Shingle style

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Shingle style. USA version of the Old English style of the vernacular or Domestic Revival of the 1870s. In England, tile-hung walls and gables were commonly incorporated in designs of the period, and in America shingles were substituted. In 1876 the centenary of the American Revolution encouraged a revival of Colonial Georgian domestic architecture, with shingle cladding, gambrel roofs, and other features which were mixed with the dormers, oriels, and elements of the Queen Anne style popular in England. The result was the Shingle style. Good examples include the Sherman House, Newport, RI (1874–5), and Stoughton House, Cambridge, MA (1892–3), both by H. H. Richardson, and Low House, Bristol, RI (1886–7), by McKim, Mead, & White. Many houses in the Shingle style had ingenious open planning inside, anticipating later work by Frank Lloyd Wright and Greene & Greene.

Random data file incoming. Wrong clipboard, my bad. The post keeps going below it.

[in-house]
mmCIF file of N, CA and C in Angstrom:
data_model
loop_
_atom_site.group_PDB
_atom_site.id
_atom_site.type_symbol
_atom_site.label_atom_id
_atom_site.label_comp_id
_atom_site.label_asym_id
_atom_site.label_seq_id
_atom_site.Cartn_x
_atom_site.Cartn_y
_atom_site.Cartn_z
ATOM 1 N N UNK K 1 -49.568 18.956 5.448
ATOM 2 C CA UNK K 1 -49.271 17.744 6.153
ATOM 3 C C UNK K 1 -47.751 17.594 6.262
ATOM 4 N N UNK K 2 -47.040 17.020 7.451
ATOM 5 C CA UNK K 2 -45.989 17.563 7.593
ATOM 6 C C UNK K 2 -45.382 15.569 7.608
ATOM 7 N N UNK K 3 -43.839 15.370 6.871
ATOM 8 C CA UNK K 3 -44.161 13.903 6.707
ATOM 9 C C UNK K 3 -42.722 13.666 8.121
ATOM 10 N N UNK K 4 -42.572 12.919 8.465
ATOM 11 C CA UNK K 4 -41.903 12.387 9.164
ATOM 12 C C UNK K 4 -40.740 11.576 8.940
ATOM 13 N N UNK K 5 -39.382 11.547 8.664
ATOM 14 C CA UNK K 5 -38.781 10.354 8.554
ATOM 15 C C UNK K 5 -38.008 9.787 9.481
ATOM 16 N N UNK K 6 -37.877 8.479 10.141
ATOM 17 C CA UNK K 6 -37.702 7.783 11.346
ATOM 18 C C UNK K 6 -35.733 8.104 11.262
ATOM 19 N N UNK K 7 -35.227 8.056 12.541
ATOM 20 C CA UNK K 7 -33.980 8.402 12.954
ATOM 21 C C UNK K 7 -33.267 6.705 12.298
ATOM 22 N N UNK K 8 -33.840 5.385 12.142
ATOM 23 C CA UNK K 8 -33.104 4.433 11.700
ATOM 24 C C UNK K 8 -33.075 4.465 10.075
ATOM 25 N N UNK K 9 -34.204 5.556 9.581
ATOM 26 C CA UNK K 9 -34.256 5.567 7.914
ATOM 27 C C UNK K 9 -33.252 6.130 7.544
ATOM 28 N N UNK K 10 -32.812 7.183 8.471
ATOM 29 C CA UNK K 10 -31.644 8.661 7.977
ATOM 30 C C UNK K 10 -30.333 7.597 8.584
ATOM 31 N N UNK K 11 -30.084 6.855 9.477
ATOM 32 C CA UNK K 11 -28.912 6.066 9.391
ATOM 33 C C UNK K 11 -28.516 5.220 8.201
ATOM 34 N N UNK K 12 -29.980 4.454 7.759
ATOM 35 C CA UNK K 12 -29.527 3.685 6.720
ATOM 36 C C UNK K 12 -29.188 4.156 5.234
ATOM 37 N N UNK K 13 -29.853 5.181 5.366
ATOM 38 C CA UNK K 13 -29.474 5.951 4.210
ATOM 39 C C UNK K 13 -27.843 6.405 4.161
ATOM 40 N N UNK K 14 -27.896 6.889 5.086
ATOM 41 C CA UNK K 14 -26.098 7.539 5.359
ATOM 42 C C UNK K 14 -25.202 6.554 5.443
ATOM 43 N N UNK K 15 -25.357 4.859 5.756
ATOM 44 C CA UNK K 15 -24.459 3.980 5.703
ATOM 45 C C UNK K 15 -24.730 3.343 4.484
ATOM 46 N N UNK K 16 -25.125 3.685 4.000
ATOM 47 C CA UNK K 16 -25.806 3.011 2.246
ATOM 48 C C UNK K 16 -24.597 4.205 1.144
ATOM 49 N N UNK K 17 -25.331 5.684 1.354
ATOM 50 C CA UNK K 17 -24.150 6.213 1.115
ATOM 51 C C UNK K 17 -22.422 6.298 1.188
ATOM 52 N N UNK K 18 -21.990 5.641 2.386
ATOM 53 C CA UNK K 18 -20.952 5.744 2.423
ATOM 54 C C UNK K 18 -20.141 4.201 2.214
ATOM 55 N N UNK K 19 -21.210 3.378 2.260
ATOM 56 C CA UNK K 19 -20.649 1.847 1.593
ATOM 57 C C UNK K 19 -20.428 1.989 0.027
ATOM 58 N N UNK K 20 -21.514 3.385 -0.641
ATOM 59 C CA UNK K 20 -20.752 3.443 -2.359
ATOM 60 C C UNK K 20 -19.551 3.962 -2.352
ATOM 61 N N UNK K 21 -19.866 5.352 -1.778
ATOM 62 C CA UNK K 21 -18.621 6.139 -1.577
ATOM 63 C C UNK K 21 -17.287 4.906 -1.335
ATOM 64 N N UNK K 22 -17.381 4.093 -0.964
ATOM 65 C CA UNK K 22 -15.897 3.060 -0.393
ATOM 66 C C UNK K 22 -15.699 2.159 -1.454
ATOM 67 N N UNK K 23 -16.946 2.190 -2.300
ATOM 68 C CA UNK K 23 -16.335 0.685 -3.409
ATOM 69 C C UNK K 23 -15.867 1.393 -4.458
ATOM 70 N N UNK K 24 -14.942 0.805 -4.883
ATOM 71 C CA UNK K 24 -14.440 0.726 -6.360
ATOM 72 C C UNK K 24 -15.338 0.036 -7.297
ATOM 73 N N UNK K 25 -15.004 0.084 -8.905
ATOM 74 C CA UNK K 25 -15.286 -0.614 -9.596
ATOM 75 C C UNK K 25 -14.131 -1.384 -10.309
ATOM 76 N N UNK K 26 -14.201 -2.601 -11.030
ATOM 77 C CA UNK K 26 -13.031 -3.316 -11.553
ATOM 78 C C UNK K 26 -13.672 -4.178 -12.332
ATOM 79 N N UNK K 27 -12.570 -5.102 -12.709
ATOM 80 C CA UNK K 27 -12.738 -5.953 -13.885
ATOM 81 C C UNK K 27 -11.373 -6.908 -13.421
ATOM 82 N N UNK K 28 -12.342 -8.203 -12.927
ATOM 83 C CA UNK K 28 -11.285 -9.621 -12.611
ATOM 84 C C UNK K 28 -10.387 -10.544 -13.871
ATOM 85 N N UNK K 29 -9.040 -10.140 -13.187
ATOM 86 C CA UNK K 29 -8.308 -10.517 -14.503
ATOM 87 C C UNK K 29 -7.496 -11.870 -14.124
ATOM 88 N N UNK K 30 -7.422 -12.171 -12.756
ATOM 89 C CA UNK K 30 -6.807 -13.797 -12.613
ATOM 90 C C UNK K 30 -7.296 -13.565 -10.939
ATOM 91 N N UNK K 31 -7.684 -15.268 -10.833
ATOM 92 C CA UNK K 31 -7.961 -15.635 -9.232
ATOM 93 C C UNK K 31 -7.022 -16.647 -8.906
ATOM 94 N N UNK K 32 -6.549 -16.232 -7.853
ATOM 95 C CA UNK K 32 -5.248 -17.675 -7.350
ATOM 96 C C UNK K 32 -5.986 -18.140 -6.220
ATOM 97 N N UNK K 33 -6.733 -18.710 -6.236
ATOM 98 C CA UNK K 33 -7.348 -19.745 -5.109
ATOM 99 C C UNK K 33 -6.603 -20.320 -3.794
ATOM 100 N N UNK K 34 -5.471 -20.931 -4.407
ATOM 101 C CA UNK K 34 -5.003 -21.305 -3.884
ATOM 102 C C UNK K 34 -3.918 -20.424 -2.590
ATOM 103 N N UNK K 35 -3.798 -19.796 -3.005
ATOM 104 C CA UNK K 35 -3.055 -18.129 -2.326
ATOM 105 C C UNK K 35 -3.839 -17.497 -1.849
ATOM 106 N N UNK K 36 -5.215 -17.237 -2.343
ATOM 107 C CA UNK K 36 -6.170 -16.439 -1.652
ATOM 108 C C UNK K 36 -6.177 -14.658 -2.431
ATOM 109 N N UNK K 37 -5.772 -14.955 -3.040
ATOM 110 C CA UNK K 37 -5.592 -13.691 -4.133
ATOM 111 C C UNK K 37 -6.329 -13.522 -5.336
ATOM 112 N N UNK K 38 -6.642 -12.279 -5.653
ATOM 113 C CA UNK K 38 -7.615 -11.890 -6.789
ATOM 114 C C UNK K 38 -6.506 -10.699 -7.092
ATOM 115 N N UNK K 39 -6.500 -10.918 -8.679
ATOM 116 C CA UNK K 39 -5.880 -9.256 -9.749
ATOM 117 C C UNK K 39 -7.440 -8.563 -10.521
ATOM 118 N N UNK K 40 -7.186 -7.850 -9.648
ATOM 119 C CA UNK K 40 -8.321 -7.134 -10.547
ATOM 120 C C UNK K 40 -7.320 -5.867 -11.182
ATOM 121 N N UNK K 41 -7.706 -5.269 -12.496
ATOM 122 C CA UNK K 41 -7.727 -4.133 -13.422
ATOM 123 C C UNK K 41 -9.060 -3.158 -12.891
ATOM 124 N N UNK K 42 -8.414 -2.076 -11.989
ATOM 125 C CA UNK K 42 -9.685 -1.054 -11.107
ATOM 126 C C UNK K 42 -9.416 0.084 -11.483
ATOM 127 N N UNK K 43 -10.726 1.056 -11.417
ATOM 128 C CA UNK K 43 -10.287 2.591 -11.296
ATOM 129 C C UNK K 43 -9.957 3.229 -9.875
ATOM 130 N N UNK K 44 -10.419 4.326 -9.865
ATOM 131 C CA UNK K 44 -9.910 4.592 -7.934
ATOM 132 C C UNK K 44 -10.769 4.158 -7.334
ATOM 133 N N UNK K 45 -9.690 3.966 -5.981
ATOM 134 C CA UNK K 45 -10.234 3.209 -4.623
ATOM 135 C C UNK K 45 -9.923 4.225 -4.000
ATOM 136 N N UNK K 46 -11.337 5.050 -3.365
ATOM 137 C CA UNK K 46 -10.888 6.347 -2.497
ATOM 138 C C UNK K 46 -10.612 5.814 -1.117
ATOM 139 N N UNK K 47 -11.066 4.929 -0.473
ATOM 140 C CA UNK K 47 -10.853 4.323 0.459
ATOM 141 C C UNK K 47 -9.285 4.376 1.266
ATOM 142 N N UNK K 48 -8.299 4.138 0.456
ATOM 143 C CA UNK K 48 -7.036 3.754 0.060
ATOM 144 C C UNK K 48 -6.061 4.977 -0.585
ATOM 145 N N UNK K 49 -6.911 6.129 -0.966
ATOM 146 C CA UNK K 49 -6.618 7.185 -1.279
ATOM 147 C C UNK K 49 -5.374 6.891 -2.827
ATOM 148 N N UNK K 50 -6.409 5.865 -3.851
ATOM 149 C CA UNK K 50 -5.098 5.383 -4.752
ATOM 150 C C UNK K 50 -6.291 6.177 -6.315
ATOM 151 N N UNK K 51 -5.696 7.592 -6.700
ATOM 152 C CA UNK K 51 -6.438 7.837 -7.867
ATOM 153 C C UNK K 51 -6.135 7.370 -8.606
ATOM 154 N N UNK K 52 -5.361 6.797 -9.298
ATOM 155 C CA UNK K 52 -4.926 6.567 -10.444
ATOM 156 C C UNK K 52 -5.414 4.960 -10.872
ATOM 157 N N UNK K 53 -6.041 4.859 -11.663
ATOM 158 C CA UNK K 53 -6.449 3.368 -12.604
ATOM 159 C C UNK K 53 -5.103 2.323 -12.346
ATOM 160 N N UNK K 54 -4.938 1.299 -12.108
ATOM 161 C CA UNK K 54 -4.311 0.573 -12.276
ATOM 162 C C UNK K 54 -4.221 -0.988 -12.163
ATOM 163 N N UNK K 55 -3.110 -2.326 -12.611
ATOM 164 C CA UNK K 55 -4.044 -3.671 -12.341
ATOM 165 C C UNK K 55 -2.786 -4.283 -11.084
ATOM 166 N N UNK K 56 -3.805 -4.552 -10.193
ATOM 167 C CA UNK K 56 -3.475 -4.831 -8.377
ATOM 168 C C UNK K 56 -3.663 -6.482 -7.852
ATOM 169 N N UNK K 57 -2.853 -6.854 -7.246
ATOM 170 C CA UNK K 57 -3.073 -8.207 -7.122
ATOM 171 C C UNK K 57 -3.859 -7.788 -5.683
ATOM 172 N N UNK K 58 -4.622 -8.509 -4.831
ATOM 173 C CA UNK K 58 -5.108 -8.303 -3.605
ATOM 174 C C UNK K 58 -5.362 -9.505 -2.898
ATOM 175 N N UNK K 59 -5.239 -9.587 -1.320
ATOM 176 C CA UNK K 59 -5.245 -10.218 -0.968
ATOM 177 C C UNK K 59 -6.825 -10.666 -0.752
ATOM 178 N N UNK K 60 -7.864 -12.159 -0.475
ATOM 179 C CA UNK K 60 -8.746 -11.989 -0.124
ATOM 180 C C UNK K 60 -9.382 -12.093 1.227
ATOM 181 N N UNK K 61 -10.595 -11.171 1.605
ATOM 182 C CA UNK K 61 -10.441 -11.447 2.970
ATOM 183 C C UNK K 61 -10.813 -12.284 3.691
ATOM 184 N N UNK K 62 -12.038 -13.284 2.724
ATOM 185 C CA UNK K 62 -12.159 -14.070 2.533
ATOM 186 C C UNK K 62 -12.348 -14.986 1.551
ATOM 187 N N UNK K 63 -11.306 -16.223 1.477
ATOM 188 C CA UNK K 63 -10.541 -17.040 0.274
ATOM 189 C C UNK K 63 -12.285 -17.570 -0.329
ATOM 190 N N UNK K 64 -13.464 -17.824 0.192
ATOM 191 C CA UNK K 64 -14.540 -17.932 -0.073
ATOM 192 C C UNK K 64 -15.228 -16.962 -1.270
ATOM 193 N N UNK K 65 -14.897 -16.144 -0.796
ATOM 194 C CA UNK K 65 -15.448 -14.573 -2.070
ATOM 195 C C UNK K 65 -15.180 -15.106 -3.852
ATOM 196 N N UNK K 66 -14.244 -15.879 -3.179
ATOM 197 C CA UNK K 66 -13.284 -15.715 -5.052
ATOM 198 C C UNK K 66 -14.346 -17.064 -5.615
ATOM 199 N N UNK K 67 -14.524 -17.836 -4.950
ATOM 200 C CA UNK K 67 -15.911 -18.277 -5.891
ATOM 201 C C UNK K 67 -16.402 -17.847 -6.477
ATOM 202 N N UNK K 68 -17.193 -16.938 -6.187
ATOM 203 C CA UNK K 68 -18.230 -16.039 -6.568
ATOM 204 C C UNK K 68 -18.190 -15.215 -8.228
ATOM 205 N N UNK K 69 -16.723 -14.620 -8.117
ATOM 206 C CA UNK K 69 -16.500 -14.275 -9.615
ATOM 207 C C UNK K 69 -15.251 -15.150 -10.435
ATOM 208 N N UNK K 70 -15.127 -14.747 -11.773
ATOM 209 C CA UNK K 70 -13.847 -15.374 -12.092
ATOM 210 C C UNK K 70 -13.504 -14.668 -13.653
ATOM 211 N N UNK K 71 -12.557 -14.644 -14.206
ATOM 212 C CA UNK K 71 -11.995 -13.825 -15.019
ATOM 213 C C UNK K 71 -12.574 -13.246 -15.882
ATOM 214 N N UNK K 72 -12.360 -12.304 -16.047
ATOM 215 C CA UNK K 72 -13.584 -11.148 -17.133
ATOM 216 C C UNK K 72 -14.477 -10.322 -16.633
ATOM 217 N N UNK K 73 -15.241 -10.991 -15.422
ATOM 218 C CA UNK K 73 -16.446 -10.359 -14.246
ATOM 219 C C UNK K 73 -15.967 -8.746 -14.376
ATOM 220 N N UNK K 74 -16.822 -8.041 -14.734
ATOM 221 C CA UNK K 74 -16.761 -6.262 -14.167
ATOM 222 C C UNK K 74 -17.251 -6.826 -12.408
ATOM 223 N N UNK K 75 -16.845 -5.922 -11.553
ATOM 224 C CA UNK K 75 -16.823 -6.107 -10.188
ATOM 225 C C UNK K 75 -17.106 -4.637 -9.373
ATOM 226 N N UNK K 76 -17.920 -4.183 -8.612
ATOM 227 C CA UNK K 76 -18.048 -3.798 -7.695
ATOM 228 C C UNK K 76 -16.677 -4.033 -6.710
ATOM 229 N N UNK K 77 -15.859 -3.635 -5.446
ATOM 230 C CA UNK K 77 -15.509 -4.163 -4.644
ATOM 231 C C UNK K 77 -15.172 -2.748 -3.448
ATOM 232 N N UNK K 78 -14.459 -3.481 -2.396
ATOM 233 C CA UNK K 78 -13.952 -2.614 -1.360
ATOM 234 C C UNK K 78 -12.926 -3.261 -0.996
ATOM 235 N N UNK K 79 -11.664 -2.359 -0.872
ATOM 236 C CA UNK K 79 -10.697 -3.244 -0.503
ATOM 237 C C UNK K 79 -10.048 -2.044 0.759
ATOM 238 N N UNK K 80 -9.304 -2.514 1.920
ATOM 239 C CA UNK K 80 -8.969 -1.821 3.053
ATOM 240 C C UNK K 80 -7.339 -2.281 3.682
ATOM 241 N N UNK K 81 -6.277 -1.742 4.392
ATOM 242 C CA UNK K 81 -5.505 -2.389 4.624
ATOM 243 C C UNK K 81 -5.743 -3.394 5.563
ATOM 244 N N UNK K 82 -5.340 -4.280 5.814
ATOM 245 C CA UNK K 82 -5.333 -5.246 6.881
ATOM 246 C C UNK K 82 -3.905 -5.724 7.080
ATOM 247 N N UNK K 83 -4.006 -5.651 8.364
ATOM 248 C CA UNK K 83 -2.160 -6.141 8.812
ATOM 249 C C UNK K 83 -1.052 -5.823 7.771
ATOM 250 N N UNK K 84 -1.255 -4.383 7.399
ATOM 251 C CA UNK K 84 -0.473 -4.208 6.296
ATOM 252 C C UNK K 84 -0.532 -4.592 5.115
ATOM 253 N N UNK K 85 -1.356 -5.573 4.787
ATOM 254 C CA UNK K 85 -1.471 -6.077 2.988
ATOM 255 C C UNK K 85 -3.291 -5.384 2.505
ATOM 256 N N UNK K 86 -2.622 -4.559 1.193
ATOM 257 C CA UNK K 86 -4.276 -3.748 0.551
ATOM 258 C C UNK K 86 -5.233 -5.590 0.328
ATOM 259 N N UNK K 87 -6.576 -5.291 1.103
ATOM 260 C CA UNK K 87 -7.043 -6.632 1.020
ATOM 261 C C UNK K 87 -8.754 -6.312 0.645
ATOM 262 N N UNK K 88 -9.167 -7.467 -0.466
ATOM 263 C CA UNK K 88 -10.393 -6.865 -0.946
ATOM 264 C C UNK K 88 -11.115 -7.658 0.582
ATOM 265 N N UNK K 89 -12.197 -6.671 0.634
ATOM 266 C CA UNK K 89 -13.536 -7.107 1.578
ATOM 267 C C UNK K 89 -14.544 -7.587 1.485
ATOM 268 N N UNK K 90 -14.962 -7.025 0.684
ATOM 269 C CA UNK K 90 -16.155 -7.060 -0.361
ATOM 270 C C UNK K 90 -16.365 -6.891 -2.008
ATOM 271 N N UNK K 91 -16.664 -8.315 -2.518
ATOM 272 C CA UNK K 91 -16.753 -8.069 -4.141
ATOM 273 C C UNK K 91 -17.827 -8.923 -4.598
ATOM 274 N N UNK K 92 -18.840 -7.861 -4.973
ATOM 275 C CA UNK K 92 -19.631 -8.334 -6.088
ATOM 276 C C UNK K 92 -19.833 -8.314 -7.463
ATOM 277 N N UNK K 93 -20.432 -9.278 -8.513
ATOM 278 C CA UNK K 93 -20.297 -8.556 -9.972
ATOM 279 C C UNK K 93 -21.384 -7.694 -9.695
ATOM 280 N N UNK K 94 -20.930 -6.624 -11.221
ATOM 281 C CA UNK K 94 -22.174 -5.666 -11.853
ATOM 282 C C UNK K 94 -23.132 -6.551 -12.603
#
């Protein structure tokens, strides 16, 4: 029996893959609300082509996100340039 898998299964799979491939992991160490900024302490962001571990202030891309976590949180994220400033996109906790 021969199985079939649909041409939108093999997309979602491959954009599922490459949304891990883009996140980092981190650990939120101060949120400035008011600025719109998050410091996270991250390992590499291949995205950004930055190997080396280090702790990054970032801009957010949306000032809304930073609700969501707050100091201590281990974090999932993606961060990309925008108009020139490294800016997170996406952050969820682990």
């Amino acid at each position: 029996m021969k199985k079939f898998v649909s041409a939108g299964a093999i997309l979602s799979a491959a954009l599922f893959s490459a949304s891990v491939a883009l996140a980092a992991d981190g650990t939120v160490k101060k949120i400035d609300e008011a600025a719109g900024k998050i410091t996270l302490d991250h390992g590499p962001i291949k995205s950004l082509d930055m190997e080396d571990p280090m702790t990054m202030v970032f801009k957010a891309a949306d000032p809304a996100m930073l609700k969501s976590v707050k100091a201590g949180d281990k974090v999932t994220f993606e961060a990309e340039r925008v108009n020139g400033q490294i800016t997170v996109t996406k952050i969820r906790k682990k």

Downing & and Scully (1967);
Harmon (1983);
V. J. Scully (1971, 1974, 1989)